An answer may be that the chances of collection from the poor are so small that it would not be worth the administrative expense. But, under such an approach, what administrative expense would there be? Primarily, it would be keeping a record of the expenses that the medical consumer has incurred. But that’s something, of course, in billing the government, medical providers do already. The primary difference would be simply in the recognition that those charges to the government are also records of obligations that medical consumers, whatever their income, owe to the taxpayers. Why would we treat the poor any differently? If we do, we effectively say that they have no hope of paying—no hope of getting a better job, succeeding in business, getting an inheritance, or even winning a lottery. In short, we effectively say that the poor are somehow lesser beings than the rest of us. In short, we would be condescending.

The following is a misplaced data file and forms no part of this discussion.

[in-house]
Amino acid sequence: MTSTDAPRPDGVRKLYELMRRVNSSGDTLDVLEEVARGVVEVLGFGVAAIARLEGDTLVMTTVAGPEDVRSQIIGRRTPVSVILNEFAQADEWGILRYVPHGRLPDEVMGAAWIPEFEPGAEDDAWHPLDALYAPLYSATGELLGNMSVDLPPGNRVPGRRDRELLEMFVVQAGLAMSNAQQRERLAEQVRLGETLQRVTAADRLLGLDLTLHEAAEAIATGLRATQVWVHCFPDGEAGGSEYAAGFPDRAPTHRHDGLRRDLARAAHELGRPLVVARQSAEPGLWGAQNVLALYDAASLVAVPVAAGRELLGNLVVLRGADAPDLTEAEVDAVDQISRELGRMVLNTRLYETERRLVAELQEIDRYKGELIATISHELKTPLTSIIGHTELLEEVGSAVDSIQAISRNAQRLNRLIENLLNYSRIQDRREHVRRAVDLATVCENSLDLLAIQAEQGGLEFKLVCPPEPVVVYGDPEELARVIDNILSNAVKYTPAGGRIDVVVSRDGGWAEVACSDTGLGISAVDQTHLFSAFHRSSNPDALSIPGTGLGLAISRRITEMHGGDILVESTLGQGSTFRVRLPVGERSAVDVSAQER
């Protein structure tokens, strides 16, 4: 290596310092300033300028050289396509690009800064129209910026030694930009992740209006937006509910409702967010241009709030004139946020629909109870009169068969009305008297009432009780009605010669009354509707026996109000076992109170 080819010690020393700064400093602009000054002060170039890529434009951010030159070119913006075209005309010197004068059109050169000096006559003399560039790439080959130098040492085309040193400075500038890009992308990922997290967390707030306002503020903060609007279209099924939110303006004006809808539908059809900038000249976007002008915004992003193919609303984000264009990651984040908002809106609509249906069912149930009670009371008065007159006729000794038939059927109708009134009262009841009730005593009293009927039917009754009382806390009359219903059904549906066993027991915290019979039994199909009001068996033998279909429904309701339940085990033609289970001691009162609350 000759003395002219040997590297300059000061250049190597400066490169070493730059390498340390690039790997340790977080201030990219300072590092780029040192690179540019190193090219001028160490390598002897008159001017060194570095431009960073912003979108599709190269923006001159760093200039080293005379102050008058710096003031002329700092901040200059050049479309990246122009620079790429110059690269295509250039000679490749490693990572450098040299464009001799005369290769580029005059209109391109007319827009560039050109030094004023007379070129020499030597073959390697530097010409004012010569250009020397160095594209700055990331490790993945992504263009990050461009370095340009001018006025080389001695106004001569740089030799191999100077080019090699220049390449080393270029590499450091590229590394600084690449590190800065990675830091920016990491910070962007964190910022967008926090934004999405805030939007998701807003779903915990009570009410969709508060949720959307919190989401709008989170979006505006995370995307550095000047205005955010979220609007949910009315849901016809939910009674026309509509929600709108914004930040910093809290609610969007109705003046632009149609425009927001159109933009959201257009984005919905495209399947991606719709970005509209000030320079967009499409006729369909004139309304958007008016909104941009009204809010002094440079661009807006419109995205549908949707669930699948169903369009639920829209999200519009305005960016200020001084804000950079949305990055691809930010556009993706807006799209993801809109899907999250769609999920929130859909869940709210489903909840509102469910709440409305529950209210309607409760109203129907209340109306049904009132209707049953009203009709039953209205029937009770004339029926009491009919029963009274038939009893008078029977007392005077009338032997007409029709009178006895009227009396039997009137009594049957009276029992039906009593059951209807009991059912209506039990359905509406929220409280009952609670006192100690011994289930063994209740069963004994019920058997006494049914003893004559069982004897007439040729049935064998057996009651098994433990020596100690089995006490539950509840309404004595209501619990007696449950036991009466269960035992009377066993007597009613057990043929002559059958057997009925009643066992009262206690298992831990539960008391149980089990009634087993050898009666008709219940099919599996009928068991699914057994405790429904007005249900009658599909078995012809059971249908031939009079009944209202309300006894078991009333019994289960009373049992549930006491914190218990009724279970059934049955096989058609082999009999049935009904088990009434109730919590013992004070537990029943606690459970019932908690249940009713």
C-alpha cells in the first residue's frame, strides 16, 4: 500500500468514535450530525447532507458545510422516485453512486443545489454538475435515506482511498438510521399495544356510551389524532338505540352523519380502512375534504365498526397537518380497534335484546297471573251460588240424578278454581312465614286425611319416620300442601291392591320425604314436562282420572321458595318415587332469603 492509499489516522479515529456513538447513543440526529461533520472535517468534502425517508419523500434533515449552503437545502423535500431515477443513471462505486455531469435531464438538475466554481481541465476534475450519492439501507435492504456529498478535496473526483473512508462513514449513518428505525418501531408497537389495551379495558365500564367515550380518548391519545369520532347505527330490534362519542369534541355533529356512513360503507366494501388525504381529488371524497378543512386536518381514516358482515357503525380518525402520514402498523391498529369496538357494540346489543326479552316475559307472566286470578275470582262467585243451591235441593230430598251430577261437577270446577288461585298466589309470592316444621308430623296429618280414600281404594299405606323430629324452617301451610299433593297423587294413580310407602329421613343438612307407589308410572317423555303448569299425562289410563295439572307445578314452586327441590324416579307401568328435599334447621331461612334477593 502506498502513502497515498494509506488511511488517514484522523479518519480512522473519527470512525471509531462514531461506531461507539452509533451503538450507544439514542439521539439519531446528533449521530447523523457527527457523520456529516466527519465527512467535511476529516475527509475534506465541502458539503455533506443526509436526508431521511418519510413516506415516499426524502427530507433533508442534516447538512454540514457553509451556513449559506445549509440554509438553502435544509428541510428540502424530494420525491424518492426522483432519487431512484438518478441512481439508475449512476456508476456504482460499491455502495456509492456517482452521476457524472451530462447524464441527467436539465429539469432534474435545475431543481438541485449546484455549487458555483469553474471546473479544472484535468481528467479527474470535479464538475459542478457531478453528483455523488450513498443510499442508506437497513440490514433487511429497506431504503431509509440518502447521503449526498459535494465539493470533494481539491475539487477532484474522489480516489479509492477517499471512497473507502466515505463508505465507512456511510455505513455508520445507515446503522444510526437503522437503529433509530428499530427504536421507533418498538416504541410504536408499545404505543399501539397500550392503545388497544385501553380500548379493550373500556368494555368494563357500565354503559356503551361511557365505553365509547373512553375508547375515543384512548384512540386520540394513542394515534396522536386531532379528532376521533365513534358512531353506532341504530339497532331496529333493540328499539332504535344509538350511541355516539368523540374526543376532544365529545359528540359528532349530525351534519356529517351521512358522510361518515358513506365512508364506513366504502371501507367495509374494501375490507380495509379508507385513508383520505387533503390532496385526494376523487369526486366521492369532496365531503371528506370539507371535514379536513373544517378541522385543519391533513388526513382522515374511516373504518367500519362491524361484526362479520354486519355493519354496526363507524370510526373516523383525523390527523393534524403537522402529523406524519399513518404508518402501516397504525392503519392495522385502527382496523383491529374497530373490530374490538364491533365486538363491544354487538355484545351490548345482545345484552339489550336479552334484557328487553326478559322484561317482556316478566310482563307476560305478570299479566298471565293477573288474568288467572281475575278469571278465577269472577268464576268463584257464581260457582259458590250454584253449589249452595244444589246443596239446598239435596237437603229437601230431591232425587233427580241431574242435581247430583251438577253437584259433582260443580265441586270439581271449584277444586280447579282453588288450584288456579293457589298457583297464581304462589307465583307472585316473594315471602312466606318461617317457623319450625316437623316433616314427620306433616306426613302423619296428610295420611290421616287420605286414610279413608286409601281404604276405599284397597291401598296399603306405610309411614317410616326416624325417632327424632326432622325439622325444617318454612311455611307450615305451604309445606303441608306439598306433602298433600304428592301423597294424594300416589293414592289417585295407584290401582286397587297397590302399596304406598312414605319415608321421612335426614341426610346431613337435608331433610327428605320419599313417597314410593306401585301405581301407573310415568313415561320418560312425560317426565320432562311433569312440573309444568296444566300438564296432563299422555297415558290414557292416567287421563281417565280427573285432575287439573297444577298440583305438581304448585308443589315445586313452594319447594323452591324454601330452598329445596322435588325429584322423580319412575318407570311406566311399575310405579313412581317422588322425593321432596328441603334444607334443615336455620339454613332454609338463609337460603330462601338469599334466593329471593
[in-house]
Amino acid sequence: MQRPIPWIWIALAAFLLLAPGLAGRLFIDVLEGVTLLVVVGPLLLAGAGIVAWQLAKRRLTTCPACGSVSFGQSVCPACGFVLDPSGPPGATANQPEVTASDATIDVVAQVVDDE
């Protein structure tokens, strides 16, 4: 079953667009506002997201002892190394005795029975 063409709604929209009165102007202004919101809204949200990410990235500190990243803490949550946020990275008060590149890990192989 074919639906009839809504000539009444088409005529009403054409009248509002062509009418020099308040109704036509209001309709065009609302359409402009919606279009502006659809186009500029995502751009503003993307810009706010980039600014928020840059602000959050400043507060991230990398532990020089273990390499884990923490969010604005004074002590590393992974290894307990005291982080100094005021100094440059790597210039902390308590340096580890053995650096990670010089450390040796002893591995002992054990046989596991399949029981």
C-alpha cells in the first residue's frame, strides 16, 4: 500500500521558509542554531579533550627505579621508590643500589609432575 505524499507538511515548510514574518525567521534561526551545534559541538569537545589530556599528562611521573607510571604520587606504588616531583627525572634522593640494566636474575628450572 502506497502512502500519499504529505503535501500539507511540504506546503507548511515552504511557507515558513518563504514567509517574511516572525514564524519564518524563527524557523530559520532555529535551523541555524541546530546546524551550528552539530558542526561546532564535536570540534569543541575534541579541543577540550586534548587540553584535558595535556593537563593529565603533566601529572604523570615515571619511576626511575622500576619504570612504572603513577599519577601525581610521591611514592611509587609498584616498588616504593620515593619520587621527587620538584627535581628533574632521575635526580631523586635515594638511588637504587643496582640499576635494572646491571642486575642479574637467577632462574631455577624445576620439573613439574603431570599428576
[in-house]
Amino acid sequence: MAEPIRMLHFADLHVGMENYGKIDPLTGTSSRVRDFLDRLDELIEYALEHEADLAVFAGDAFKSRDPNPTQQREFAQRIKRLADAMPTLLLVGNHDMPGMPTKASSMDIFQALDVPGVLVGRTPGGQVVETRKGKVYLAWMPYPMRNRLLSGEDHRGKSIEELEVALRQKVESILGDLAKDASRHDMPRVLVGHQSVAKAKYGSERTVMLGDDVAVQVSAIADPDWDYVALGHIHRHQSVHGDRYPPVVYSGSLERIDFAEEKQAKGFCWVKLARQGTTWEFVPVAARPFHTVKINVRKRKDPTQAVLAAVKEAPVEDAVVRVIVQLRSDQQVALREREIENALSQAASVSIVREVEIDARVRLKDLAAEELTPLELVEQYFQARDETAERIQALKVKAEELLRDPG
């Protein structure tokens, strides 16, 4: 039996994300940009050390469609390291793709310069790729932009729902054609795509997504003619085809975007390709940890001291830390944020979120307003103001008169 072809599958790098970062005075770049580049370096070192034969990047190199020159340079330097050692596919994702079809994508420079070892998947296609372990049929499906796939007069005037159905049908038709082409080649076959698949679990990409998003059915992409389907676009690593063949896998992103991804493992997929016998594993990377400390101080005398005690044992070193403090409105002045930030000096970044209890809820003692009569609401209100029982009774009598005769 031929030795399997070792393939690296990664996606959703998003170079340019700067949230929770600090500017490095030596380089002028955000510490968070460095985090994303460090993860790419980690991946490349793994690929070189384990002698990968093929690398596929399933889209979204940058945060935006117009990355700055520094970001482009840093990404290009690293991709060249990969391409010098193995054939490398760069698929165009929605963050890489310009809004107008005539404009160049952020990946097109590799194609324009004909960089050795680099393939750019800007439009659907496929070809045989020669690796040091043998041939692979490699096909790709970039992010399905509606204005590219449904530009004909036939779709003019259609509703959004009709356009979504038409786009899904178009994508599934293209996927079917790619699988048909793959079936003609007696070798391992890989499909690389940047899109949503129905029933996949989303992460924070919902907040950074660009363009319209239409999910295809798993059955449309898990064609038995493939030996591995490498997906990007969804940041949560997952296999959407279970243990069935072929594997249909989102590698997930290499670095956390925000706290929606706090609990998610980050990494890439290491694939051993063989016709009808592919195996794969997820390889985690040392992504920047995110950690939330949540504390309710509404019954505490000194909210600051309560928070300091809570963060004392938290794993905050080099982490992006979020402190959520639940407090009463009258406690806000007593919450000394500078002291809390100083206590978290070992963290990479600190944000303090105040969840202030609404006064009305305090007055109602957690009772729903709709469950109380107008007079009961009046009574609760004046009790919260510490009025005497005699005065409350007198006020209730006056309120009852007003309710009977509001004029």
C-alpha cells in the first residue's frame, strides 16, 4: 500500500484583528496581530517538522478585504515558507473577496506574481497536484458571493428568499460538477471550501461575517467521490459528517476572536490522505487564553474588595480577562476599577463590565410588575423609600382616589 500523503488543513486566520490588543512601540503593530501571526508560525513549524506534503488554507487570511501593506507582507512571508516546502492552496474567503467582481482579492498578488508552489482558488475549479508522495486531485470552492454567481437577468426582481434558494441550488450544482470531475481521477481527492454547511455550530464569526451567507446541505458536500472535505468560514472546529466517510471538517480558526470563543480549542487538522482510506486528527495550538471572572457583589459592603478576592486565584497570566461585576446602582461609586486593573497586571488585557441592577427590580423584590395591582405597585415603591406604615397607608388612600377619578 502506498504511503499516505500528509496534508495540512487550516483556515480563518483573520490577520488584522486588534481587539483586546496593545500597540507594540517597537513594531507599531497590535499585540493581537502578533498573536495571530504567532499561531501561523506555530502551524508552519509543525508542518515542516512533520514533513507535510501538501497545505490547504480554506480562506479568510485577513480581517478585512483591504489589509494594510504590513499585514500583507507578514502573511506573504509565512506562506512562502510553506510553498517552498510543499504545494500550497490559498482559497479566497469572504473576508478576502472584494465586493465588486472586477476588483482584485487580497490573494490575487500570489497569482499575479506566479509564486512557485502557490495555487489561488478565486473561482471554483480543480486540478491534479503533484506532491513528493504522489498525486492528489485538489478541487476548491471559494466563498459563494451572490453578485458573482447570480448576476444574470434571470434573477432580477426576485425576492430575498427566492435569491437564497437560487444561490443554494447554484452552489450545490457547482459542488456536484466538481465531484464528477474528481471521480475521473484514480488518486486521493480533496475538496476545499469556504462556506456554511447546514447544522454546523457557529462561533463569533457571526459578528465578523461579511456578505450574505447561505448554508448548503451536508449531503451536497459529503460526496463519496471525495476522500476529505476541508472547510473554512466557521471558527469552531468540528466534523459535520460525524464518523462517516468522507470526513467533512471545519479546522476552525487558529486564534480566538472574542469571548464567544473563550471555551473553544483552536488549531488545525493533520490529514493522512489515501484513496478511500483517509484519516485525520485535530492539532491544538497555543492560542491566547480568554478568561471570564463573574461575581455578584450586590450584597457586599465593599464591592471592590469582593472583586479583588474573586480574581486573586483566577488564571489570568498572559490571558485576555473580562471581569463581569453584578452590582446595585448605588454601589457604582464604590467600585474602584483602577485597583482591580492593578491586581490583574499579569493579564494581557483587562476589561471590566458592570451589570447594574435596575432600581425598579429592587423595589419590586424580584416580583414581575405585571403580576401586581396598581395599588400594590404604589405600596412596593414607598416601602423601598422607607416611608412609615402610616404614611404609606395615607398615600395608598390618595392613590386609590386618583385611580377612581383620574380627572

Each ministry operates slightly differently, but the basic premise remains the same: Every month, members pay a certain amount (their “share”) into the ministry. When a need arises — say you break your leg, or get diagnosed with lung cancer, or have a baby — you submit your bills to the ministry’s office and you receive payments for the total amount you owe, usually in the form of checks or direct deposits from various members. Some ministries hold the funds in an online escrow account; others have members mail their checks directly to the other members. Shares out are published by the ministries each month, so you can see that your $405 is going to, say, Irene in Idaho who recently had a hip replacement.